They let him build the Popping Parrot, which he ran himself. He ran it like all the taverns he had come across. There was lots of rum and one of two girls who rented rooms in the back.
Edward Kelps did start to get home sick and wanted to leave, but he didn’t know how. It wasn’t like he could just get into his rowboat and row all the way home. He couldn’t get on any kind of boat and get home as far as he knew.
But he did try to go home in some storms with his rowboat. He figured if he arrived in a storm then that was how he had to leave. He survived the storms despite the severity of each of them.
Finally he decided he was here to stay. He built himself a small house near the water and picked a lady among the people of the village that he liked to live with him.
She gave him two children, a boy and a girl. He never did get to meet the girl because she was born after he died.”
I saw a hotel that didn’t look too expensive without looking cheap. I started toward it and Casey followed along because he was too engrossed in telling me the story that he wasn’t paying attention.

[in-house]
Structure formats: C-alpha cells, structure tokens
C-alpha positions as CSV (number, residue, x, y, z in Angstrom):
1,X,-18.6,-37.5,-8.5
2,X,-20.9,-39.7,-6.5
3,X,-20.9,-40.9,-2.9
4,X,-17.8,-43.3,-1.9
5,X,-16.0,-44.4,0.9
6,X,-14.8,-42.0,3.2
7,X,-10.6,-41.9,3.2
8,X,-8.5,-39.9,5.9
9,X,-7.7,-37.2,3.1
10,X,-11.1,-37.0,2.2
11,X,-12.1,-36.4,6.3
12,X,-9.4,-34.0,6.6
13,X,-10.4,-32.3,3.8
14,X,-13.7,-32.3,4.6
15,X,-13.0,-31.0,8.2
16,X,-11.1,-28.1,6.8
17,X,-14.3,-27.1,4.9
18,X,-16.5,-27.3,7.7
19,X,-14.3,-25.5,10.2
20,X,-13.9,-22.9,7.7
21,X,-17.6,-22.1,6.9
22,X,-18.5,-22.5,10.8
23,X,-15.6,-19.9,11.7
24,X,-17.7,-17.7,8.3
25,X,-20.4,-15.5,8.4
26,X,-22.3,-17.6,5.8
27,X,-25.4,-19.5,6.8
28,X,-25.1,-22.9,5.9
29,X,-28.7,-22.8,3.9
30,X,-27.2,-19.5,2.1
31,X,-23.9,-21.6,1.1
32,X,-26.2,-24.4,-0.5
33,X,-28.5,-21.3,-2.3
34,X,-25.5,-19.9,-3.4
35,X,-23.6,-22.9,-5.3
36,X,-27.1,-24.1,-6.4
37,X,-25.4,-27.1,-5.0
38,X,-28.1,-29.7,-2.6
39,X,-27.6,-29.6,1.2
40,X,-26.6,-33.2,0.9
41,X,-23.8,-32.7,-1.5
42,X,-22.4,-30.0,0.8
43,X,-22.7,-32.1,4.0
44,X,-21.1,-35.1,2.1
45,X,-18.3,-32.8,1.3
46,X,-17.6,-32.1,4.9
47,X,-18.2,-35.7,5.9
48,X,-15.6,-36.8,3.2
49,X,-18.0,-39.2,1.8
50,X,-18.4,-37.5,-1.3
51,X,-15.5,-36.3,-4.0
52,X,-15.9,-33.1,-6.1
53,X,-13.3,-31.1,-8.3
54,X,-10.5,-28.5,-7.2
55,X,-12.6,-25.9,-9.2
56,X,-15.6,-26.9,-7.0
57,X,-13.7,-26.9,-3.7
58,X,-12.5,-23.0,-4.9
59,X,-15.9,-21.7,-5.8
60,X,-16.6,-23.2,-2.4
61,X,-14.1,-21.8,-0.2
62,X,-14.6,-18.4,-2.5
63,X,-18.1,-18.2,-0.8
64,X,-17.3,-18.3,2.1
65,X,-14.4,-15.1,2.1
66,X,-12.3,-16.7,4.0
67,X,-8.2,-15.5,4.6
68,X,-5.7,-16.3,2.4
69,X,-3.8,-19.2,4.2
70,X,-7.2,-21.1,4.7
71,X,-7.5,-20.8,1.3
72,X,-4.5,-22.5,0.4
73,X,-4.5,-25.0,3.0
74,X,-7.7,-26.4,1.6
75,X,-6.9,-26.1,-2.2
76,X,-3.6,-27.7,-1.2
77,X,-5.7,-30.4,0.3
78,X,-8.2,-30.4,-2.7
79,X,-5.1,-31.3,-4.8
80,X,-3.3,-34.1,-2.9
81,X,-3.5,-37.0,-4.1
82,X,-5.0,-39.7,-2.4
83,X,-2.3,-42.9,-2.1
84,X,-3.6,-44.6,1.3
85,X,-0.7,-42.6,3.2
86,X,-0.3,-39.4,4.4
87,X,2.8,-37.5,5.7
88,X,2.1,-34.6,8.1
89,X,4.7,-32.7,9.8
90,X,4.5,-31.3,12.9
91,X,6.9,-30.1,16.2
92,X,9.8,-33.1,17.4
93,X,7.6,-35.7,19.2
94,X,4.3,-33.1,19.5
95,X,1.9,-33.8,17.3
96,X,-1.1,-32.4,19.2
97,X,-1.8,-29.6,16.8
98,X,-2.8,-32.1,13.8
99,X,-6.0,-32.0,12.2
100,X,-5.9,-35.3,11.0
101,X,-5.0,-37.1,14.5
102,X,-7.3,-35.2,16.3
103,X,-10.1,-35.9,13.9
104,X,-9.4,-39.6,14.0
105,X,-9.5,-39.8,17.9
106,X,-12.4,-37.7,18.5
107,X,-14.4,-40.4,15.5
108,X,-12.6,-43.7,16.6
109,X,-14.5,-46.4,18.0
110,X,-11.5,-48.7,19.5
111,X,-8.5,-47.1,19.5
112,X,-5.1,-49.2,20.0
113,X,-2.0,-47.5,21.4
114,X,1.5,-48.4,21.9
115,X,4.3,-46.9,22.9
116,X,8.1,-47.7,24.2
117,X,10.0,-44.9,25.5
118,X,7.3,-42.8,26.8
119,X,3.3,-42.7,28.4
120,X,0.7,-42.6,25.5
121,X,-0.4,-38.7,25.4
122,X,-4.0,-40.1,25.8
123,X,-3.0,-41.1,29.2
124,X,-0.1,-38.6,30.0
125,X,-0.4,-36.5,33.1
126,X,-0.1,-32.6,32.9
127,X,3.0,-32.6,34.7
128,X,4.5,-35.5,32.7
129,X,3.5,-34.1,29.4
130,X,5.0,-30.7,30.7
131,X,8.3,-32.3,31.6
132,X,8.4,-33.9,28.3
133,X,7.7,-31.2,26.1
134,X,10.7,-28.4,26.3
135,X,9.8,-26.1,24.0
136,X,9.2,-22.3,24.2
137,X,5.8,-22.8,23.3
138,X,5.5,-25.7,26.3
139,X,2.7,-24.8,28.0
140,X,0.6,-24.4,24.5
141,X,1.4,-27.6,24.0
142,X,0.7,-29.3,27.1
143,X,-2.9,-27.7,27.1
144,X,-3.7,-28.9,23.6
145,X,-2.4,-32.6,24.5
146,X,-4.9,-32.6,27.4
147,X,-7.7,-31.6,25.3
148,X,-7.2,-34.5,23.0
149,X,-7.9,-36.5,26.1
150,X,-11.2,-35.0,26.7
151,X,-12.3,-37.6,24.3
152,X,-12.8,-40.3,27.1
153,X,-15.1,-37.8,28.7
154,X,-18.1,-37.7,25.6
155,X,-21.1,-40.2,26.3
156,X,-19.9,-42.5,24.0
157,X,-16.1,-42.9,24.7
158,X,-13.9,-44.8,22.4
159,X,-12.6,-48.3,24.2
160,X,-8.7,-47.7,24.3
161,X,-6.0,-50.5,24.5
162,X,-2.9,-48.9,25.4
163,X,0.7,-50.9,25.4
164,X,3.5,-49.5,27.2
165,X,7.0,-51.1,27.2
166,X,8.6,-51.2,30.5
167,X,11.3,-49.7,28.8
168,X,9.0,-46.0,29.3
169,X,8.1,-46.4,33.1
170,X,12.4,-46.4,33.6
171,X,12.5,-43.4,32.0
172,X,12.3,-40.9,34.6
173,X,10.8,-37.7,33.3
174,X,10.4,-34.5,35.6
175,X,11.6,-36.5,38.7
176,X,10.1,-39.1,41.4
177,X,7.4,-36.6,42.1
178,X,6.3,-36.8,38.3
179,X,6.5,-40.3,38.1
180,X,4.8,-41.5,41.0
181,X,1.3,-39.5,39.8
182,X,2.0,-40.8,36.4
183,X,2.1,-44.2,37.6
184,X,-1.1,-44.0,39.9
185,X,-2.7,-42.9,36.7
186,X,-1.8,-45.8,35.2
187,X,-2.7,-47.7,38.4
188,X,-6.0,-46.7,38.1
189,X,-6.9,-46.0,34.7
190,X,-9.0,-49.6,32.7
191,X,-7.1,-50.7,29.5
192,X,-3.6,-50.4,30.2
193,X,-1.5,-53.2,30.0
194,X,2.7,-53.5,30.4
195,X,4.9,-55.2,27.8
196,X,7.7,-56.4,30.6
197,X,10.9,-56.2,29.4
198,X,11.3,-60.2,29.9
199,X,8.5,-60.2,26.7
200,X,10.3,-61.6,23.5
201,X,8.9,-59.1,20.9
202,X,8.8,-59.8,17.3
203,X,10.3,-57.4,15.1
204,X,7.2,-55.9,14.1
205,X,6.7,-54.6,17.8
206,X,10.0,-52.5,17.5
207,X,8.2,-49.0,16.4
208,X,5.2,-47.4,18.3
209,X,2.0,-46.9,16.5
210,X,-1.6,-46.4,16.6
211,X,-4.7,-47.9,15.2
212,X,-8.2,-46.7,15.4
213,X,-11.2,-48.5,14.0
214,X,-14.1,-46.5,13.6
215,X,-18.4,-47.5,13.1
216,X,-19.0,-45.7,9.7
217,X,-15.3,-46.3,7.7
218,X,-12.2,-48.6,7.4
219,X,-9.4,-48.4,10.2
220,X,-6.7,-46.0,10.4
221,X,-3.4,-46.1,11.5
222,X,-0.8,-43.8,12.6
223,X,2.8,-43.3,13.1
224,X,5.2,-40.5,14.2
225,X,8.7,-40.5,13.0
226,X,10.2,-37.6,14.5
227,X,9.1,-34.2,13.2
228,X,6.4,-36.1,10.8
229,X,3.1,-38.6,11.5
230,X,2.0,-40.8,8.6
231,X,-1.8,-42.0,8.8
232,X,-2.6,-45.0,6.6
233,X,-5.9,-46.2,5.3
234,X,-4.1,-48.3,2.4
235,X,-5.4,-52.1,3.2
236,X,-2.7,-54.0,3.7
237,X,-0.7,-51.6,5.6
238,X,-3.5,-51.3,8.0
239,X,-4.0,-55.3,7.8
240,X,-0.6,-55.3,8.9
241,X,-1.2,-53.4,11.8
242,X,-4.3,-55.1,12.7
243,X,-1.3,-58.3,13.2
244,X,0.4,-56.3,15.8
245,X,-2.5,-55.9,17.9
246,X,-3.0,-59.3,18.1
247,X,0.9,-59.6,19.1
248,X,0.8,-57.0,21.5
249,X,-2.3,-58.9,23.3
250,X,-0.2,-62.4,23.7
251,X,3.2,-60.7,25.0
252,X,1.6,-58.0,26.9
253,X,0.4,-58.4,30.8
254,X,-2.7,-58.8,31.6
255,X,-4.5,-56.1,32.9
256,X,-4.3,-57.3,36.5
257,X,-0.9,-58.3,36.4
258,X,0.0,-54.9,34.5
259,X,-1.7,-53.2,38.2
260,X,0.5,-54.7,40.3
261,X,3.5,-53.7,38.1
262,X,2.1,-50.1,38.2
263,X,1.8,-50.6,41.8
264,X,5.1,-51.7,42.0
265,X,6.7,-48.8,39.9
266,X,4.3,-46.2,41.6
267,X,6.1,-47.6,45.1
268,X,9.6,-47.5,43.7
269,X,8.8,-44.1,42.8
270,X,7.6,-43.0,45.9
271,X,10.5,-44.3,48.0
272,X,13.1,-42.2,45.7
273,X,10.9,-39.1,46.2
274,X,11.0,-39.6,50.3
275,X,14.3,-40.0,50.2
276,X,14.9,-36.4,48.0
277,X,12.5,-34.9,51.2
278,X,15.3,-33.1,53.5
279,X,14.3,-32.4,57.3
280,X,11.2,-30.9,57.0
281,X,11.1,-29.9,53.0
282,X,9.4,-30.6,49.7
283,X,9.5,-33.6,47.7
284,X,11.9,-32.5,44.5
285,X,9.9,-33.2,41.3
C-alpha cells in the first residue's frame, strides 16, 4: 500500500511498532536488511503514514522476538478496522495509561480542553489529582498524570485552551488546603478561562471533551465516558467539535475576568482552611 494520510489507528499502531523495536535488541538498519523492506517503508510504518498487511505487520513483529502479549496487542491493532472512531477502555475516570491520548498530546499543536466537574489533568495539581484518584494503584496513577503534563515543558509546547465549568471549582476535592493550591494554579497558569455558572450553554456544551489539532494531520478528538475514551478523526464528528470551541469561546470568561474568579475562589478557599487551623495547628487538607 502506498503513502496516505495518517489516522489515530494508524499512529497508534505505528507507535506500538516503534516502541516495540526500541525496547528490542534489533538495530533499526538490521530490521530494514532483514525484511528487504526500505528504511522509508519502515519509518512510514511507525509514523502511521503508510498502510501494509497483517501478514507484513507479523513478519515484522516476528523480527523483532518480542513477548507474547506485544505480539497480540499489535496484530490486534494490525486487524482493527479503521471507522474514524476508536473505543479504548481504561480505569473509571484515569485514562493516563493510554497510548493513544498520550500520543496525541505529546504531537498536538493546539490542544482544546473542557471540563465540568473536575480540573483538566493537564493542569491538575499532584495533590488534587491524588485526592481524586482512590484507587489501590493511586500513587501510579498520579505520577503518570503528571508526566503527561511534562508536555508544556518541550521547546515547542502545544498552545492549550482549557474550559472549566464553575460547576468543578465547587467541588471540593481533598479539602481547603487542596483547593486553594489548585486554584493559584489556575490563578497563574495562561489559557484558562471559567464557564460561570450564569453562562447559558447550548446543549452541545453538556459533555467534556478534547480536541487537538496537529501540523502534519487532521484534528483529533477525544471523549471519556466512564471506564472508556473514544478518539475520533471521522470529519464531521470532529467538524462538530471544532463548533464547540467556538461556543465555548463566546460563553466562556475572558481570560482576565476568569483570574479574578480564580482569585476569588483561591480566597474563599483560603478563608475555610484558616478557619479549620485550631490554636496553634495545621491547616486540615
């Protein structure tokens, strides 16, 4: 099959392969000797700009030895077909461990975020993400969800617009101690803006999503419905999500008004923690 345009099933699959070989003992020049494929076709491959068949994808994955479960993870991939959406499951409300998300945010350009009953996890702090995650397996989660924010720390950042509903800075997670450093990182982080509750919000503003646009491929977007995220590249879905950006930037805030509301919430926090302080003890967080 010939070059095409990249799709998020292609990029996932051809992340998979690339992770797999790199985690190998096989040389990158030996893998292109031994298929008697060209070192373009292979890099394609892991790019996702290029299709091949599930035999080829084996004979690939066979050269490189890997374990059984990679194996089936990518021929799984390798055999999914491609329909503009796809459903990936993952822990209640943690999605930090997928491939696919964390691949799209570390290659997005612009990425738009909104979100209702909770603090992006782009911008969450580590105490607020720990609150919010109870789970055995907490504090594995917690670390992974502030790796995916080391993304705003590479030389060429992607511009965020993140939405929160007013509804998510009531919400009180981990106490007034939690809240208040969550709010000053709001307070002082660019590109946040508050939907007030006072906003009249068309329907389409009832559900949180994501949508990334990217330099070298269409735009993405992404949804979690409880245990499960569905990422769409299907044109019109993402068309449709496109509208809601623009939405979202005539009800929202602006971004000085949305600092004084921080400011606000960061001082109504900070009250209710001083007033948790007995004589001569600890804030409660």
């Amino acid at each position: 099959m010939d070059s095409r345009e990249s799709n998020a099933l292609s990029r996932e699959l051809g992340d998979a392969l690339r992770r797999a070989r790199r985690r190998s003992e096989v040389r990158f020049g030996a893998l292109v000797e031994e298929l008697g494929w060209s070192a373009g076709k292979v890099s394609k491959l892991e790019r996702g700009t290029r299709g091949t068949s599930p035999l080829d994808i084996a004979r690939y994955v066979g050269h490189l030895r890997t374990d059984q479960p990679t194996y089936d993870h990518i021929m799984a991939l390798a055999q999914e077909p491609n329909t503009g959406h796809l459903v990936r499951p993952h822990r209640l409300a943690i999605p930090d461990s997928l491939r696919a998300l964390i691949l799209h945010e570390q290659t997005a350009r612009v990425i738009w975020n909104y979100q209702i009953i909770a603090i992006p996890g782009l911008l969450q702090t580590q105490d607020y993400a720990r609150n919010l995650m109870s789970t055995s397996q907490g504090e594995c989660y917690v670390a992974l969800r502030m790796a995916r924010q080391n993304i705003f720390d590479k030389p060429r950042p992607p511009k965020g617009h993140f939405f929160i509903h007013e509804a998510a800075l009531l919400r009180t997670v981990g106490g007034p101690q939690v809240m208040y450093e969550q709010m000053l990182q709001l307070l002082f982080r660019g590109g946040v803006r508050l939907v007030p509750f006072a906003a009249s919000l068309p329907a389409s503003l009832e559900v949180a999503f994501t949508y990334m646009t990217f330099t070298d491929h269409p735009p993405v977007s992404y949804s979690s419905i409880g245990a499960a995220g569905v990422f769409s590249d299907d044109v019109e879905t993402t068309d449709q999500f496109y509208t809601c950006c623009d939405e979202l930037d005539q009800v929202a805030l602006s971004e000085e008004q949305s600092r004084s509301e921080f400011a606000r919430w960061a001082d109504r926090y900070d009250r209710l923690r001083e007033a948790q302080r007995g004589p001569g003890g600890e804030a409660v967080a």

“His death wasn’t as simple as the card suggests either,” Casey said, “The spring of 1907 there was another large storm. Edward Kelps had sent the woman and his son farther up the hill from his small house near the shore.
His house survived as did all the rest of the buildings. There was not as much damage from this storm. No buildings were destroyed, piers didn’t get pieces scattered along the shore, and no one was lost to the sea.
There were some difficulties rescuing several ships that had their mooring line snap. Edward was out there looking at the damage when this long boat was rowed into shore.
In the long boat were a handful of pirates from the sixteen five something. They were not the same ones Edward had been hiding from in the first place, but these were just as bad.
They landed and Edward charged at them. He managed to take out the group, but he was hit in the shoulder and then ended up in the surf.
The people of the village heard the sounds of combat and went to see what was happening. They managed to fish him out before he drowned, but he never got better from the wound.